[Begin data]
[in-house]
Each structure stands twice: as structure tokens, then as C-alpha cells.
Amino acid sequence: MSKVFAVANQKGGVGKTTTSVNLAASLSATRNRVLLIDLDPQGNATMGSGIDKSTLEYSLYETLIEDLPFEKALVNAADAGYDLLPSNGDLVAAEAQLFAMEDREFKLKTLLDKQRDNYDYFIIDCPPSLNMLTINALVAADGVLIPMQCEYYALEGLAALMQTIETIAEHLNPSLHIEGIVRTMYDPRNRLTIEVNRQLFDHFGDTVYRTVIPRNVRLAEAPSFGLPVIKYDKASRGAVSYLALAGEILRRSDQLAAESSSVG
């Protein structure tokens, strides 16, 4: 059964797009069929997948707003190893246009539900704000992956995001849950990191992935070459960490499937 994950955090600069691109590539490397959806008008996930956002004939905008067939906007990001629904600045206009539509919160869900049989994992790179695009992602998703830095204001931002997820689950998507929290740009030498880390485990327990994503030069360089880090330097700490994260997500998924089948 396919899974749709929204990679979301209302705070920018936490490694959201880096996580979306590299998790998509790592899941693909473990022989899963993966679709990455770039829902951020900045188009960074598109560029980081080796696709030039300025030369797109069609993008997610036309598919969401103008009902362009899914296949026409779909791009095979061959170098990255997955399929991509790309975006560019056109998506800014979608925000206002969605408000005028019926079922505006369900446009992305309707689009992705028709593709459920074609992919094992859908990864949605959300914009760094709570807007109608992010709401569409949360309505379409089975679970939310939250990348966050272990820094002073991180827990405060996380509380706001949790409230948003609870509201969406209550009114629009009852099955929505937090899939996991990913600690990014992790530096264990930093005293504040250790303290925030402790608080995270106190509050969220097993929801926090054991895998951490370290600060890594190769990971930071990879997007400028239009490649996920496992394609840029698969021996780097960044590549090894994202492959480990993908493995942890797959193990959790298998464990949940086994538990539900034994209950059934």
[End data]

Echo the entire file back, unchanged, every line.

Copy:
[in-house]
Each structure stands twice: as structure tokens, then as C-alpha cells.
Amino acid sequence: MSKVFAVANQKGGVGKTTTSVNLAASLSATRNRVLLIDLDPQGNATMGSGIDKSTLEYSLYETLIEDLPFEKALVNAADAGYDLLPSNGDLVAAEAQLFAMEDREFKLKTLLDKQRDNYDYFIIDCPPSLNMLTINALVAADGVLIPMQCEYYALEGLAALMQTIETIAEHLNPSLHIEGIVRTMYDPRNRLTIEVNRQLFDHFGDTVYRTVIPRNVRLAEAPSFGLPVIKYDKASRGAVSYLALAGEILRRSDQLAAESSSVG
């Protein structure tokens, strides 16, 4: 059964797009069929997948707003190893246009539900704000992956995001849950990191992935070459960490499937 994950955090600069691109590539490397959806008008996930956002004939905008067939906007990001629904600045206009539509919160869900049989994992790179695009992602998703830095204001931002997820689950998507929290740009030498880390485990327990994503030069360089880090330097700490994260997500998924089948 396919899974749709929204990679979301209302705070920018936490490694959201880096996580979306590299998790998509790592899941693909473990022989899963993966679709990455770039829902951020900045188009960074598109560029980081080796696709030039300025030369797109069609993008997610036309598919969401103008009902362009899914296949026409779909791009095979061959170098990255997955399929991509790309975006560019056109998506800014979608925000206002969605408000005028019926079922505006369900446009992305309707689009992705028709593709459920074609992919094992859908990864949605959300914009760094709570807007109608992010709401569409949360309505379409089975679970939310939250990348966050272990820094002073991180827990405060996380509380706001949790409230948003609870509201969406209550009114629009009852099955929505937090899939996991990913600690990014992790530096264990930093005293504040250790303290925030402790608080995270106190509050969220097993929801926090054991895998951490370290600060890594190769990971930071990879997007400028239009490649996920496992394609840029698969021996780097960044590549090894994202492959480990993908493995942890797959193990959790298998464990949940086994538990539900034994209950059934």